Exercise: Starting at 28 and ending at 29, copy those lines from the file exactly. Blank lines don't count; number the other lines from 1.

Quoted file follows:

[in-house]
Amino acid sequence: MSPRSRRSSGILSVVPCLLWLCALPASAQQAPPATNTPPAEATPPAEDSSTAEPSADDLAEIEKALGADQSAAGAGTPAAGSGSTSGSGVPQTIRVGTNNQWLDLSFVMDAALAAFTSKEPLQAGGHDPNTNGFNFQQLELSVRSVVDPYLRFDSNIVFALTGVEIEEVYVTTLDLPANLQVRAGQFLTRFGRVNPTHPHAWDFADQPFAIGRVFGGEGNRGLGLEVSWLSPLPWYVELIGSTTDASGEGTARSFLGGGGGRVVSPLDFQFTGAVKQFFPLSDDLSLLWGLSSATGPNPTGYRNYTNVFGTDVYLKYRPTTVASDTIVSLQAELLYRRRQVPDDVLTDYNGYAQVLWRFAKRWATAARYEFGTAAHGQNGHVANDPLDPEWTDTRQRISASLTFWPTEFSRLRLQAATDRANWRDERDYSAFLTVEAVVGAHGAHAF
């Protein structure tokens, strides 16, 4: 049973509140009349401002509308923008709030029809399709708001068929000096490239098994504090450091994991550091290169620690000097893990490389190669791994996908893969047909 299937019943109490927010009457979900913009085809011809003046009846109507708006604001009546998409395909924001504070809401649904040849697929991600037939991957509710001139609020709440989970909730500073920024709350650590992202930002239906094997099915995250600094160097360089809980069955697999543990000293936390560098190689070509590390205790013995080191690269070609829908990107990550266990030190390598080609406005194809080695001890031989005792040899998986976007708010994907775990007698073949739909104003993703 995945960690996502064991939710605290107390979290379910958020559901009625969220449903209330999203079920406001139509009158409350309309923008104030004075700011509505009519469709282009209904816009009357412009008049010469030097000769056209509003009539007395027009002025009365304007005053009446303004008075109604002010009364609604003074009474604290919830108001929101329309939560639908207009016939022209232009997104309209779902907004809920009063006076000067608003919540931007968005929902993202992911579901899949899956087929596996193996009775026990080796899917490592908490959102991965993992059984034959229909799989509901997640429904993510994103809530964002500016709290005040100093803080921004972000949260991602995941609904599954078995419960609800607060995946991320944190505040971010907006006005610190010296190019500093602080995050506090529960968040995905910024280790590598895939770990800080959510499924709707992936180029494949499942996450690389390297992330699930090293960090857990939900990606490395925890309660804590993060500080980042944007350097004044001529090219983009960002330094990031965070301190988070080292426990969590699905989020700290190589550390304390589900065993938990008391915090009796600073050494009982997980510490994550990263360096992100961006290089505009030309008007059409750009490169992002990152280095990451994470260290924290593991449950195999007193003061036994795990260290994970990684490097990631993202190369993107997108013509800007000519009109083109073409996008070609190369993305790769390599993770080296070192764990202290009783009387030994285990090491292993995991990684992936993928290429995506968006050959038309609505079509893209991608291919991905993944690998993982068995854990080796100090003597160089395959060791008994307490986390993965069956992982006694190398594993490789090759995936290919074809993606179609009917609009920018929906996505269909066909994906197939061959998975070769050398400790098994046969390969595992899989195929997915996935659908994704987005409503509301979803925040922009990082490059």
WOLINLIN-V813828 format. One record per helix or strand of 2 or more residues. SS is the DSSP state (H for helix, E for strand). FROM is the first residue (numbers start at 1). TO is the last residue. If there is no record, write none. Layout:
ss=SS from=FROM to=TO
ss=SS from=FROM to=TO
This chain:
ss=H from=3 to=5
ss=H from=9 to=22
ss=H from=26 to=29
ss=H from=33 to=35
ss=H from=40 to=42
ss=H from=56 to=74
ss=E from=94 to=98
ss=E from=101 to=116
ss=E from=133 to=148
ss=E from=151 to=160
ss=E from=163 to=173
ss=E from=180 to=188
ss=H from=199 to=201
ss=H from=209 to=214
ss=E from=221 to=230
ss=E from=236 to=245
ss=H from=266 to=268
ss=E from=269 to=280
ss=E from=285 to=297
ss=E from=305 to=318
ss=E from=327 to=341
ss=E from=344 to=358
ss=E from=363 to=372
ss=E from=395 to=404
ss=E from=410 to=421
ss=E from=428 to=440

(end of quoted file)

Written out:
ss=E from=327 to=341
ss=E from=344 to=358